The First Dandelion Simple and fresh and fair from winter's close emerging, As if no artifice of fashion, business, politics, had ever been, Forth from its sunny nook of shelter'd grass--innocent, golden, calm as the dawn, The spring's first dandelion shows its trustful face.
by Walt Whitman
Nothing says spring like dandelions! These golden flowers are starting to spring up, providing an early source of food to insects. And keen foragers have been getting their fix of fresh greens for several weeks. With every part of the plant being edible, you’ll never hear me use the four letter "w" word to refer to these nutritious and delicious plants.
The dandelion we see most often is Taraxacum officinale, the common dandelion. It is in the Asteraceae family, the largest family of vascular plants, and includes such common edibles as lettuces, chicory, and sunflowers. It is found throughout North America and Eurasia, famously known for adding a splash of colour to otherwise monochrome lawns.
With its wind dispersed seeds, these plants can be found almost anywhere in the city. Fertile, moist soils produce the best tasting dandelions…like in vegetable and flower gardens. As a teenager, I remember my mother harvesting amazing plants at the end of U-Pick strawberry fields. As always, keep safety in mind when you are harvesting. Avoid areas sprayed with pesticides. And, keep in mind that lead does accumulate in the tissues of leafy greens like dandelions and in the roots.
All parts of dandelions are edible and nutritious. The leaves have more iron and calcium than spinach, and are high in vitamins A and C. Roots and leaves act as a diuretic, giving dandelion its other common name. Leaves and roots are said to be good for the liver and for cleansing blood.
So let’s start from the bottom up. Dandelions have long, thick tap roots. It is best to use something long to leverage out the roots. There are many tools available for this task, but a small trowel works well. Luckily, the roots are brittle and break easily, which almost guarantees that a piece will be left behind to grow another plant. The roots can be roasted on a very low heat, and then ground to be used as a caffeine-free coffee substitute. (While I do enjoy drinking it, I wouldn't give up my coffee for it). I sometimes mix it 50:50 with real coffee for those times when I shouldn't be consuming too much caffeine.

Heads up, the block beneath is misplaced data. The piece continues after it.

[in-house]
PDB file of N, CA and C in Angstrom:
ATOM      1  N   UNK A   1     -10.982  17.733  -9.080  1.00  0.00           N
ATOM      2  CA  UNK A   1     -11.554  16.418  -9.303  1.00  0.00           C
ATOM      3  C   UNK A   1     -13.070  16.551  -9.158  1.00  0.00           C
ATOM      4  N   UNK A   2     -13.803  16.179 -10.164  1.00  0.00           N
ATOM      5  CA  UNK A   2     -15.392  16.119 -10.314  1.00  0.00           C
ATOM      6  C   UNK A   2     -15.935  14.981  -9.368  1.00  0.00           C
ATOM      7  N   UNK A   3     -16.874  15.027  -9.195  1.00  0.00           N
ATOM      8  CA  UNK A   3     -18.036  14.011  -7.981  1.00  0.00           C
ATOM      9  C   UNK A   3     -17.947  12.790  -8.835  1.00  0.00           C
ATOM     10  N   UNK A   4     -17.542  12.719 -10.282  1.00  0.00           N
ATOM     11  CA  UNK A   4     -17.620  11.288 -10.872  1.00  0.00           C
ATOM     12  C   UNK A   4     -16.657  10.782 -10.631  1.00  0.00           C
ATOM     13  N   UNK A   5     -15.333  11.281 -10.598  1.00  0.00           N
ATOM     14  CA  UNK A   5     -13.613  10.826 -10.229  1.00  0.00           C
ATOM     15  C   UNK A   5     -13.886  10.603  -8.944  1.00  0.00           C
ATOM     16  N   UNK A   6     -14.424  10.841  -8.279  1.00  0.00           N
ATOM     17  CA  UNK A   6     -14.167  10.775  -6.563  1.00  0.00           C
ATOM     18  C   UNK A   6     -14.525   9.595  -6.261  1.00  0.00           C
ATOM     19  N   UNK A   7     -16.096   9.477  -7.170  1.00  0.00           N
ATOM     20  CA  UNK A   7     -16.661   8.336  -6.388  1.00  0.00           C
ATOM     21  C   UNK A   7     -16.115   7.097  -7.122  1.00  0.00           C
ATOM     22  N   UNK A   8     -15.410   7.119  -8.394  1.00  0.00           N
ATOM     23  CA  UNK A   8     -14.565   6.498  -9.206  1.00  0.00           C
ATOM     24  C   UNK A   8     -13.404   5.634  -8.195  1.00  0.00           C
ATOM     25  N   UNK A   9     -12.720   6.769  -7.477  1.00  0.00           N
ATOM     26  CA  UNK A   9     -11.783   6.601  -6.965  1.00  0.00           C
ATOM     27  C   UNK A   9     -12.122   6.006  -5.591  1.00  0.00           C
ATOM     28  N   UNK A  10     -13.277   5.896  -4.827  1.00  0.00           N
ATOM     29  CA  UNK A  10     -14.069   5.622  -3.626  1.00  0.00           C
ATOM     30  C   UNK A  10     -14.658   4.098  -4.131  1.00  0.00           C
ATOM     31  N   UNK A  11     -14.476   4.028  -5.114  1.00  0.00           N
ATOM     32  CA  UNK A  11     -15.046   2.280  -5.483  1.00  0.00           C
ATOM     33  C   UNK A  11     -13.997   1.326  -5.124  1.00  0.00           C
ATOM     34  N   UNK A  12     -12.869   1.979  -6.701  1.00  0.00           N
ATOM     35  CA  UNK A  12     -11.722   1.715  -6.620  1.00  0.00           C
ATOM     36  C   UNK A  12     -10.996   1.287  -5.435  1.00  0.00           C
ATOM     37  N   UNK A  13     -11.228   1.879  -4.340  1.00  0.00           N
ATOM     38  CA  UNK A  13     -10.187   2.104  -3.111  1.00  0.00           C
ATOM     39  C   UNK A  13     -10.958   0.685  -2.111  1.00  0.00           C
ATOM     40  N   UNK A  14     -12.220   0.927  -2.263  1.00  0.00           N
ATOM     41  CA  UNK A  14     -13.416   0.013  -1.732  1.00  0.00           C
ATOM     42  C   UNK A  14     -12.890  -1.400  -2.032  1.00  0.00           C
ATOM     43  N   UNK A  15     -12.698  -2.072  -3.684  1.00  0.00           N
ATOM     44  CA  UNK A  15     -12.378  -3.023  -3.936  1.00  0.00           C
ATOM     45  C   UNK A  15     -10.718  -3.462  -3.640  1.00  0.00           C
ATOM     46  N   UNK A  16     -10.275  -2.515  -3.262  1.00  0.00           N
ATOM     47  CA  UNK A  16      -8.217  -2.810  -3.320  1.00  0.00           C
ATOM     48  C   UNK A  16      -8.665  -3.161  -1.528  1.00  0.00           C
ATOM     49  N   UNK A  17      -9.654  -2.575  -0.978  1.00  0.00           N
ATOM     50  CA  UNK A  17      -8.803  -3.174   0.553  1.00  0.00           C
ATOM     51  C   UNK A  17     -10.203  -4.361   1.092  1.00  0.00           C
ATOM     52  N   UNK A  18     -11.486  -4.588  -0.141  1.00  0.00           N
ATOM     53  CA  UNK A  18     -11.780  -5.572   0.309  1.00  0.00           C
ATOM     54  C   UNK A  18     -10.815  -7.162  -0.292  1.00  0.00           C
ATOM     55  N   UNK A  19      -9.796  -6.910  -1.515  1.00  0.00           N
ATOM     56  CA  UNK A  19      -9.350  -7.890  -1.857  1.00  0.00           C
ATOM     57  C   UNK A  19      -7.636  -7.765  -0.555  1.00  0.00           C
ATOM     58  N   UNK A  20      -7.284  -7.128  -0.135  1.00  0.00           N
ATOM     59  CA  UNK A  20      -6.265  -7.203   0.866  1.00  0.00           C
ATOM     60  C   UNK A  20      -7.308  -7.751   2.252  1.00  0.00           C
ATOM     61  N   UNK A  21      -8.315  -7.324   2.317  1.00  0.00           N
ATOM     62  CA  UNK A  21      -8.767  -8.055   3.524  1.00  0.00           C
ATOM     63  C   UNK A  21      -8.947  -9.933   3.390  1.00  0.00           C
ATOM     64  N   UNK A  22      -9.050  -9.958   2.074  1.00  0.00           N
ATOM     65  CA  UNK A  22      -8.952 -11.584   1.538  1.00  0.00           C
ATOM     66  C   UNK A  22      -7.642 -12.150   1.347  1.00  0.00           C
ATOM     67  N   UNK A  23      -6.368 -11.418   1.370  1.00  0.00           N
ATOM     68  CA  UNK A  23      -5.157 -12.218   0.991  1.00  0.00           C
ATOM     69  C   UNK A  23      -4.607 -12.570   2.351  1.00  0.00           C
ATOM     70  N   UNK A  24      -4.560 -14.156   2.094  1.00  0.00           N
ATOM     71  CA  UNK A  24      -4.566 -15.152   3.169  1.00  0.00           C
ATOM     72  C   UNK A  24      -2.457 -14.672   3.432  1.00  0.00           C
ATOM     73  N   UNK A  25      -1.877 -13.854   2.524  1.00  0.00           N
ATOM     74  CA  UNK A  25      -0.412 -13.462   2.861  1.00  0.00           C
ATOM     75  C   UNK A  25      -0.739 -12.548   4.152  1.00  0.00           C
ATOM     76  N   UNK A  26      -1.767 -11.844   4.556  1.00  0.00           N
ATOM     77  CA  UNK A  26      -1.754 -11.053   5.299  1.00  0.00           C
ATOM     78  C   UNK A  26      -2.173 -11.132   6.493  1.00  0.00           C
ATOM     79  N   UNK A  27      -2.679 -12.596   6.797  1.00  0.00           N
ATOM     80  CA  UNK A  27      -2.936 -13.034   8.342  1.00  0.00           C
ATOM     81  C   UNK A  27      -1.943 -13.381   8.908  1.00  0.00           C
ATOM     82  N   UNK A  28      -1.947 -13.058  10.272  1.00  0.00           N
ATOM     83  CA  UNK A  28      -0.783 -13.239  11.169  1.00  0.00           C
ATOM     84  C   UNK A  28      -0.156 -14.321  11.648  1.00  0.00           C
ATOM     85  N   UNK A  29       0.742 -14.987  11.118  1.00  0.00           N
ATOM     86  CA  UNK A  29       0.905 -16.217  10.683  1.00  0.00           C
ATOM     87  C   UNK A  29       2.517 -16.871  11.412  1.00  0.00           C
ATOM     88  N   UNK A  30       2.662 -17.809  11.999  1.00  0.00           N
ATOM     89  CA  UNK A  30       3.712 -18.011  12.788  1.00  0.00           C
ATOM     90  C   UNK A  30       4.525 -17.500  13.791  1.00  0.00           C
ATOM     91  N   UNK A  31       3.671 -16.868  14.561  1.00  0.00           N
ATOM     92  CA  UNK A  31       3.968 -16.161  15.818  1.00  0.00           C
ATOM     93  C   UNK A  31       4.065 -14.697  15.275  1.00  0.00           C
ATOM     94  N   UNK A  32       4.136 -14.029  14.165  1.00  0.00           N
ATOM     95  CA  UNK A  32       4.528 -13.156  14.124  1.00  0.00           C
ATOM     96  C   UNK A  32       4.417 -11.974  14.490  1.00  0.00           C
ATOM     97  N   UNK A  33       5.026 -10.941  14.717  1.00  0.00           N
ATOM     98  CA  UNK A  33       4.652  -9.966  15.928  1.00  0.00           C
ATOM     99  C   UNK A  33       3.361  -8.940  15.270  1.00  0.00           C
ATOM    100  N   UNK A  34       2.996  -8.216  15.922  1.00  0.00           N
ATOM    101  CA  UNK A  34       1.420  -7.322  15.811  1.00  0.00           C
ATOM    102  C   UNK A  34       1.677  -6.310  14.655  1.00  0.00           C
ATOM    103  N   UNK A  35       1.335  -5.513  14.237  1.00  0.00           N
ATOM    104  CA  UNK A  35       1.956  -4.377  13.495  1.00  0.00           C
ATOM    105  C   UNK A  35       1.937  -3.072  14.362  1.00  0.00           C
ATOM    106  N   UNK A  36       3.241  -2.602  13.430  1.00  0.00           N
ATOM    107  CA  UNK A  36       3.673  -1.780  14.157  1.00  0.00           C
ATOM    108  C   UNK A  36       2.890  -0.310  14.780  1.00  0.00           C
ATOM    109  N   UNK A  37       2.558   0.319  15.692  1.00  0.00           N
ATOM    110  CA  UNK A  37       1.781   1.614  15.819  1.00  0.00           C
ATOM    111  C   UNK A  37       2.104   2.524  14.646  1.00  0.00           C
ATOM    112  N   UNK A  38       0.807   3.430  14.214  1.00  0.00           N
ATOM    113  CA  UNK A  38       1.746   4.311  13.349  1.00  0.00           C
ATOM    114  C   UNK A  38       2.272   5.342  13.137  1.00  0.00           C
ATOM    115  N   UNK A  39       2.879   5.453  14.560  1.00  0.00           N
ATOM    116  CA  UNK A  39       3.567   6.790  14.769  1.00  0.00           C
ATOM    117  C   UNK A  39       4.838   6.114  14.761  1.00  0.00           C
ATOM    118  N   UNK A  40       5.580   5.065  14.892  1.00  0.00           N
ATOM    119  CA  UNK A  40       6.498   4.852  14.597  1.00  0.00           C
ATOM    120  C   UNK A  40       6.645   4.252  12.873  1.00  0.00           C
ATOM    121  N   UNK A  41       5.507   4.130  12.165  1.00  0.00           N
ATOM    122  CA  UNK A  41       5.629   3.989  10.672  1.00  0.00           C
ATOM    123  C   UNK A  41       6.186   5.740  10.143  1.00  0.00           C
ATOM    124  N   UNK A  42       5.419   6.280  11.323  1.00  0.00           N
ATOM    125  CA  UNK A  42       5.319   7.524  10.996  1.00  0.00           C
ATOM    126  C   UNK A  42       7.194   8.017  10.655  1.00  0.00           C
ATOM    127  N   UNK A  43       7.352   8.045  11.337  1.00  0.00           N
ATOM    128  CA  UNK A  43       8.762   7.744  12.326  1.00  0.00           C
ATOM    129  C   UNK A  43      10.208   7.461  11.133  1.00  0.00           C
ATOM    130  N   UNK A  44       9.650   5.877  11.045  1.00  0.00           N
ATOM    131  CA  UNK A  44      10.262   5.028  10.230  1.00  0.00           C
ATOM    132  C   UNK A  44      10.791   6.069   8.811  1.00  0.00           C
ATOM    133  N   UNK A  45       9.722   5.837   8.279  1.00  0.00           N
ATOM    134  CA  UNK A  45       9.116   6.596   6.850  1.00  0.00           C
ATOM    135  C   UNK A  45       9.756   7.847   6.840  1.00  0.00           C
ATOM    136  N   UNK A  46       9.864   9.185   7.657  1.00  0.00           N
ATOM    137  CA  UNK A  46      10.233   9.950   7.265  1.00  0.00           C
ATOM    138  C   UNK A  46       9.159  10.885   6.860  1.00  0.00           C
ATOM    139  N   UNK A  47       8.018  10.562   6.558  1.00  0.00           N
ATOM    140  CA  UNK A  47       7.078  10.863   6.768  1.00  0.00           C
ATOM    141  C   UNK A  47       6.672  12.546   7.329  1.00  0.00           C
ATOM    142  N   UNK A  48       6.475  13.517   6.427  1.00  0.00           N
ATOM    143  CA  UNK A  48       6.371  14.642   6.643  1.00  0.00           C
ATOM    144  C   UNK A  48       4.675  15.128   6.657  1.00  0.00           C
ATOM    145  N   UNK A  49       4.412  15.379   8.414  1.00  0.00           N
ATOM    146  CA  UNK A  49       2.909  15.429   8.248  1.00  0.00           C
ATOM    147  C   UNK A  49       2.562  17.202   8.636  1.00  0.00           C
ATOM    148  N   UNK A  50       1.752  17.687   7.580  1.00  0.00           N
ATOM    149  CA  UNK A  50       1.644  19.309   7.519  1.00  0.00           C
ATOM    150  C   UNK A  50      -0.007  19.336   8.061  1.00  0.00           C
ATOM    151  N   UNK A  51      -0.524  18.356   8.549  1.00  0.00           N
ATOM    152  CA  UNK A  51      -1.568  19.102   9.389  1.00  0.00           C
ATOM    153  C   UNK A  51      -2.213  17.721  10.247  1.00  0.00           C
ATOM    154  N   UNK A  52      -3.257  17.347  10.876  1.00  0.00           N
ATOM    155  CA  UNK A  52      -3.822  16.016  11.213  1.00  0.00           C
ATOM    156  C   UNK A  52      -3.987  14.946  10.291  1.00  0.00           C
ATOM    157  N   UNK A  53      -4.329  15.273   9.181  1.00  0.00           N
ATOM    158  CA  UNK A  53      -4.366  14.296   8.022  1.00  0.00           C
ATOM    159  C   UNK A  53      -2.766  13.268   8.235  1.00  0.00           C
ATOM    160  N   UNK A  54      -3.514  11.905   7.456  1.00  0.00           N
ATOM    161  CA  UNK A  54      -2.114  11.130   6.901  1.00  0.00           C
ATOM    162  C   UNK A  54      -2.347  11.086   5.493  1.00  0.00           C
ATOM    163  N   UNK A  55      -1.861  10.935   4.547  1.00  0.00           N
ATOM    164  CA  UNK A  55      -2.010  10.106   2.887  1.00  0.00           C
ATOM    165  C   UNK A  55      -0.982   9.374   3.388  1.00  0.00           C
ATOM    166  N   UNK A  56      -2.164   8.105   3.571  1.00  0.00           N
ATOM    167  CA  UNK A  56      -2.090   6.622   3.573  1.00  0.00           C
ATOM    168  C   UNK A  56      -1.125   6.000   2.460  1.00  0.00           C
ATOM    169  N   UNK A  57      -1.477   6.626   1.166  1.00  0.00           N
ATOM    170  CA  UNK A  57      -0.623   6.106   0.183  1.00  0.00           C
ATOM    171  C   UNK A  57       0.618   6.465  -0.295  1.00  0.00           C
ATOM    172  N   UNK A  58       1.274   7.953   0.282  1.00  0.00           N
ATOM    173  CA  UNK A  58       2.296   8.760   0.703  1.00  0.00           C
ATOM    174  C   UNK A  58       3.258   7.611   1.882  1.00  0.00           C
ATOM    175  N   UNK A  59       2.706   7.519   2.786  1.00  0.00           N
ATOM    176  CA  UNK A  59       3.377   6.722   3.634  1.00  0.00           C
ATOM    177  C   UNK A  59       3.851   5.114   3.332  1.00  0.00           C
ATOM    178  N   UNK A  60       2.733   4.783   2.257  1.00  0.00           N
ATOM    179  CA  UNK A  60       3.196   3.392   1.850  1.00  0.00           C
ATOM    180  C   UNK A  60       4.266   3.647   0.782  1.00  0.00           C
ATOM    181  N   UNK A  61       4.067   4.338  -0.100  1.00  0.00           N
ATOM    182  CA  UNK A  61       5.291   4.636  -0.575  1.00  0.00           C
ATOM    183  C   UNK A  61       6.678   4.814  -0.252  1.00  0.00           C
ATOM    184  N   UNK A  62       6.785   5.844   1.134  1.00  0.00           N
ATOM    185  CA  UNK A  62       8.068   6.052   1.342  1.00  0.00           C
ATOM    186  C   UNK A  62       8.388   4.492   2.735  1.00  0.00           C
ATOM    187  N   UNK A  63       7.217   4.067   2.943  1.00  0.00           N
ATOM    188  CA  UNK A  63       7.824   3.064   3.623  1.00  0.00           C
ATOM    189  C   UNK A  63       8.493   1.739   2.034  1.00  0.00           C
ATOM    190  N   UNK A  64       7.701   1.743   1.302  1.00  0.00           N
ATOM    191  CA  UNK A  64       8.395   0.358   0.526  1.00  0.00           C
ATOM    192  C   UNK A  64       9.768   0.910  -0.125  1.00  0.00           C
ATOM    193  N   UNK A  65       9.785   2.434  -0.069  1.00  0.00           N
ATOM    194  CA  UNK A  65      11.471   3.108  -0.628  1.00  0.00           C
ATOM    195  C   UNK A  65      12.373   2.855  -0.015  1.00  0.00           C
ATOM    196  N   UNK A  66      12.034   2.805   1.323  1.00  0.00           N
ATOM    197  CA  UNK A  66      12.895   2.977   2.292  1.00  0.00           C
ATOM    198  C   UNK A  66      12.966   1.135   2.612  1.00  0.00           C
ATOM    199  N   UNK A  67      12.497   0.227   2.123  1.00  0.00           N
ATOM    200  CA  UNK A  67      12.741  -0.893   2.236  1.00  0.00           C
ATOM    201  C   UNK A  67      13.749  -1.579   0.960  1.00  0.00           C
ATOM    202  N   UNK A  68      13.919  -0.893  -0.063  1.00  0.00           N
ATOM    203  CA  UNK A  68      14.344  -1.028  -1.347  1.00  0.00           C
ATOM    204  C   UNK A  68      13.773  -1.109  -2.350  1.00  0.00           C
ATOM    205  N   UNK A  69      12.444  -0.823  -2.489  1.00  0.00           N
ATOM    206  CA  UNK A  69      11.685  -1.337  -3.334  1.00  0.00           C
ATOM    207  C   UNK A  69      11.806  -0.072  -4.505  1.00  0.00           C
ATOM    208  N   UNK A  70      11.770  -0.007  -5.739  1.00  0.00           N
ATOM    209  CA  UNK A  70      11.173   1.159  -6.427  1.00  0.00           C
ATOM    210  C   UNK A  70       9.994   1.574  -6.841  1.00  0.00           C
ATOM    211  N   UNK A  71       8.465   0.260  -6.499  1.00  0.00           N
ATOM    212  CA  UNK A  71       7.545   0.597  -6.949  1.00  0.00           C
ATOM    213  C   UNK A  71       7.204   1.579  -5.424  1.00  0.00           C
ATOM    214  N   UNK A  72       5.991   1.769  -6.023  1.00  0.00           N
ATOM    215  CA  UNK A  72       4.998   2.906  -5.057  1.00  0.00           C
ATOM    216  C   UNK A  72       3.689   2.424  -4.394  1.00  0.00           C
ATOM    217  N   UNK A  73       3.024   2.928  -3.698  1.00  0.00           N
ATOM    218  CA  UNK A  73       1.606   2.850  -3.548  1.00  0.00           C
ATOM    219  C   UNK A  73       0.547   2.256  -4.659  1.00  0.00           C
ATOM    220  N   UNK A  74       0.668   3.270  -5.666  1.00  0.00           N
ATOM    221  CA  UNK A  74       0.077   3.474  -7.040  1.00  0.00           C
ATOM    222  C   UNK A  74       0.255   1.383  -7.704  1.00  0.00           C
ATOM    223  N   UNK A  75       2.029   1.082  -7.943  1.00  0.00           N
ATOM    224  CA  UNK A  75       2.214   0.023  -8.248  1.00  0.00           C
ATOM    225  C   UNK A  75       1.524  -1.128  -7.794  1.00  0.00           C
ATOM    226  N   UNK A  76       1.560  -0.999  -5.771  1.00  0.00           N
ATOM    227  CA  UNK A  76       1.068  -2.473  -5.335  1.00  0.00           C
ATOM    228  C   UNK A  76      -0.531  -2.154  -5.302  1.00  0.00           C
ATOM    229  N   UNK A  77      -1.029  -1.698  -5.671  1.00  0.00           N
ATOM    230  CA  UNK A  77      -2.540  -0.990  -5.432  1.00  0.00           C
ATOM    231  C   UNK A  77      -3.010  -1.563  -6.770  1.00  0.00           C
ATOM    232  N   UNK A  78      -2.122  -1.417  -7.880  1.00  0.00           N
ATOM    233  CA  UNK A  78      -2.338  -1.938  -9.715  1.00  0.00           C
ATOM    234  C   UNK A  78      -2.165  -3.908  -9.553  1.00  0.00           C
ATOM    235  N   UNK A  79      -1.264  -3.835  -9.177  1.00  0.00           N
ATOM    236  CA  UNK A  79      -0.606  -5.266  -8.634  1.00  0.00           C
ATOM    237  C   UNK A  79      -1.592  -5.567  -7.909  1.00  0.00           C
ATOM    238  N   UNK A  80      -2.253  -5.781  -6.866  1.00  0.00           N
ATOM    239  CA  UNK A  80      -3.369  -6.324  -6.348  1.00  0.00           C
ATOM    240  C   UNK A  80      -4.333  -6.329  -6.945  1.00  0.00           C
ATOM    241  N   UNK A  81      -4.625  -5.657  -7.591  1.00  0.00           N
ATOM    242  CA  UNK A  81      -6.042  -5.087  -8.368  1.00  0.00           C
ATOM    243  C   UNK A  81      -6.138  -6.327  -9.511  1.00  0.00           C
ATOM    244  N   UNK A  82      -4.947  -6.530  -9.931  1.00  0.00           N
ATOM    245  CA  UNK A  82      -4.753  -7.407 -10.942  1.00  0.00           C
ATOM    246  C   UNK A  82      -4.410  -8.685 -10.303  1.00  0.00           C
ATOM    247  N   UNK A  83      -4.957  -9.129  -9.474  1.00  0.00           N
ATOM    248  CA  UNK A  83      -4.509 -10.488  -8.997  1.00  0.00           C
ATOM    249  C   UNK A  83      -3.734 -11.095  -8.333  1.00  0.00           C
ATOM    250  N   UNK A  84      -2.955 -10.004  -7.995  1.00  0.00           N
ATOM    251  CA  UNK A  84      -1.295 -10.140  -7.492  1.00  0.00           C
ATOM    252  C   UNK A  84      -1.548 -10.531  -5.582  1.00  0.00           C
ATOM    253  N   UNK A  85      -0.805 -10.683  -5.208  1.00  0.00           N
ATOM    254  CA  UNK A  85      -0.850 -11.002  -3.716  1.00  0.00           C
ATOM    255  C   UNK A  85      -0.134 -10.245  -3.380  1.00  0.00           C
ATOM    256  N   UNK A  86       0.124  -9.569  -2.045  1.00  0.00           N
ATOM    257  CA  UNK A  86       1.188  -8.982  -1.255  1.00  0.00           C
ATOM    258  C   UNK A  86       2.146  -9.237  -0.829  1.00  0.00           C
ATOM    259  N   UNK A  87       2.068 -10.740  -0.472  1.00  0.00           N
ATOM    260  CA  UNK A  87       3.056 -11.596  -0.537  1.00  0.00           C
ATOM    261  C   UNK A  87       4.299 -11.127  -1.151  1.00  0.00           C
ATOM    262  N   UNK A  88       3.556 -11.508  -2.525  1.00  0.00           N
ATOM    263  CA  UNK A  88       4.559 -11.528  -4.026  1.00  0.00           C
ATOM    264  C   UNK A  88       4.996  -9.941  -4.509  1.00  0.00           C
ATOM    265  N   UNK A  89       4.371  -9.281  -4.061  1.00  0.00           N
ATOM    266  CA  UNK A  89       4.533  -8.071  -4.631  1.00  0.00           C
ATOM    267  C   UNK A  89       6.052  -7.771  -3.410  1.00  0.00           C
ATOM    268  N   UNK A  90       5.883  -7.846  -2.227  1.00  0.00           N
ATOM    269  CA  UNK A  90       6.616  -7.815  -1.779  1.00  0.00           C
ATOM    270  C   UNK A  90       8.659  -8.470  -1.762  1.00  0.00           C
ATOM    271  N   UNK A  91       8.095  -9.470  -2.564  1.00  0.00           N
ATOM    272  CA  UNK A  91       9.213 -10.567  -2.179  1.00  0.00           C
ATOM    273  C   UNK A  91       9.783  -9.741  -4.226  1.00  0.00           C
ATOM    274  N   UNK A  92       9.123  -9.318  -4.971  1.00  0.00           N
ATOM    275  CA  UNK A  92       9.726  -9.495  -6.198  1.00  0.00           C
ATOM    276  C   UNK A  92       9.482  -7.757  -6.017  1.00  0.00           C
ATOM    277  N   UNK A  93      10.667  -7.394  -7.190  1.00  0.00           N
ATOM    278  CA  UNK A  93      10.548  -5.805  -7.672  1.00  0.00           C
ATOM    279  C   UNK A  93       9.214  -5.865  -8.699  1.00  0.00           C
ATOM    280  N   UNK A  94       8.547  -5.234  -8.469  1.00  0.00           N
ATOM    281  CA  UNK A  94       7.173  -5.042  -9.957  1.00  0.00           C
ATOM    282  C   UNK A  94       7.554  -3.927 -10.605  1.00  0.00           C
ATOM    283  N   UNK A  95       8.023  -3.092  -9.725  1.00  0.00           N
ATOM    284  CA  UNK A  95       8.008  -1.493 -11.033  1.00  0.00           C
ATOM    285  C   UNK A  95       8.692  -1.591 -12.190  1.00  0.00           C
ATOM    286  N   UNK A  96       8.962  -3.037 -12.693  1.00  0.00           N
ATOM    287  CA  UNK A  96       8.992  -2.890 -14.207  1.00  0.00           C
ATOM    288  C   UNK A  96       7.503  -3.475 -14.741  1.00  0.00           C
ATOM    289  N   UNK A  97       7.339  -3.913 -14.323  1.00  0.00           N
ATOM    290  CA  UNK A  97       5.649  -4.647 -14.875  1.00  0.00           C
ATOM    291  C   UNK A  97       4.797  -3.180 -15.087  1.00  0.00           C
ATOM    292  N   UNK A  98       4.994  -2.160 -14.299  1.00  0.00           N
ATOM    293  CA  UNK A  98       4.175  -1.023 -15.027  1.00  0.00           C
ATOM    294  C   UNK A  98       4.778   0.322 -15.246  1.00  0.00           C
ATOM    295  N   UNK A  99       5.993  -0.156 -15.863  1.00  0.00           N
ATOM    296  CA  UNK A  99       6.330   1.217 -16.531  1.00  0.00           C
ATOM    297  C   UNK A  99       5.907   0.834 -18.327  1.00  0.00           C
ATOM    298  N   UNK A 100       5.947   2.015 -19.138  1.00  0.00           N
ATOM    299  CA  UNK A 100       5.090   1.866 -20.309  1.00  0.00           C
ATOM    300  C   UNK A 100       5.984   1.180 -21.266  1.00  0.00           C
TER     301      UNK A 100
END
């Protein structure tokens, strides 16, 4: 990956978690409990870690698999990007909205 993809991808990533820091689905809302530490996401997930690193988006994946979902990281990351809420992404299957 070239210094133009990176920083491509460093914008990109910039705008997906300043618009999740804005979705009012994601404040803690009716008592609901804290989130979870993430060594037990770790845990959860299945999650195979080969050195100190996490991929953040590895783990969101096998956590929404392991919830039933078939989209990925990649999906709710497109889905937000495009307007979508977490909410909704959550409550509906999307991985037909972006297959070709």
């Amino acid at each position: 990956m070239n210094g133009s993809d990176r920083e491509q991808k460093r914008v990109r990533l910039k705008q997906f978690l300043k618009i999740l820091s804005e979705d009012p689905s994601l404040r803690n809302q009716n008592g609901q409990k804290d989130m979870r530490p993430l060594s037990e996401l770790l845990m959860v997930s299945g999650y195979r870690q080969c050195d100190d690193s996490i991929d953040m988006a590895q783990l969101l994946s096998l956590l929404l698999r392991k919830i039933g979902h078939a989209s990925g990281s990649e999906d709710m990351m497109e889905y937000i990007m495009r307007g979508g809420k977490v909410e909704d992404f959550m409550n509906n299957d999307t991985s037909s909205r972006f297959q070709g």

The hearts of dandelions (the part between the base of the leaves and roots), and the leaves are best harvested before the plants have flowered. The hearts can be steamed and served with olive oil and lemon juice, thrown into stir fries, or made into soups. Young leaves can be thrown into salads. It is best to use other greens that can “dilute” the bitterness, since they do have a strong flavour. Older leaves can be boiled to get rid of the bitterness and served with olive oil and lemon juice. The left over water tastes surprisingly mild and earthy, like rice tea.
One of my favourite recipes for dandelion greens are in avgolemono, Greek stews which are thickened with egg whites, and flavoured with lemon and dill. Most recipes that I have seen on line call for lettuce, but substituting chopped dandelion and adding it 10 minutes sooner than what the recipe calls for will give you a rich, unique flavour. My father’s lamb avgolemono with dandelions is one of my favourite dishes.
Once dandelions have flowered, the leaves tend to get bitter. But, you can now harvest the buds and flowers. Flower buds are best harvested before the stalk gets too long (less than 4 inches). The younger they are, the less bitter. Again, these can be steamed, thrown into soups, omlettes, and savoury pies. They are delicate so do not need to be cooked for too long.
If the buds have opened, you can still use the flower petals. The bracts(the green parts under the flower) are bitter so it is best to remove them. You can simply roll the entire flower, pinching the bracts, in between your fingers or just pull off the green parts. These petals can be made into soups, teas, syrups, and wine. Some people make vegan honey using dandelion flowers, which involves steeping them in water and boiling down the liquid.
A quick on line search will reveal the many ways to cook and serve dandelions. Once you control the bitterness (by harvesting them young, diluting with other greens, cooking it out, or masking it with lemon and olive oil), you end up with a green and earthy flavour. In my opinion, dandelions should be celebrated for their versatility, availability, and resiliency!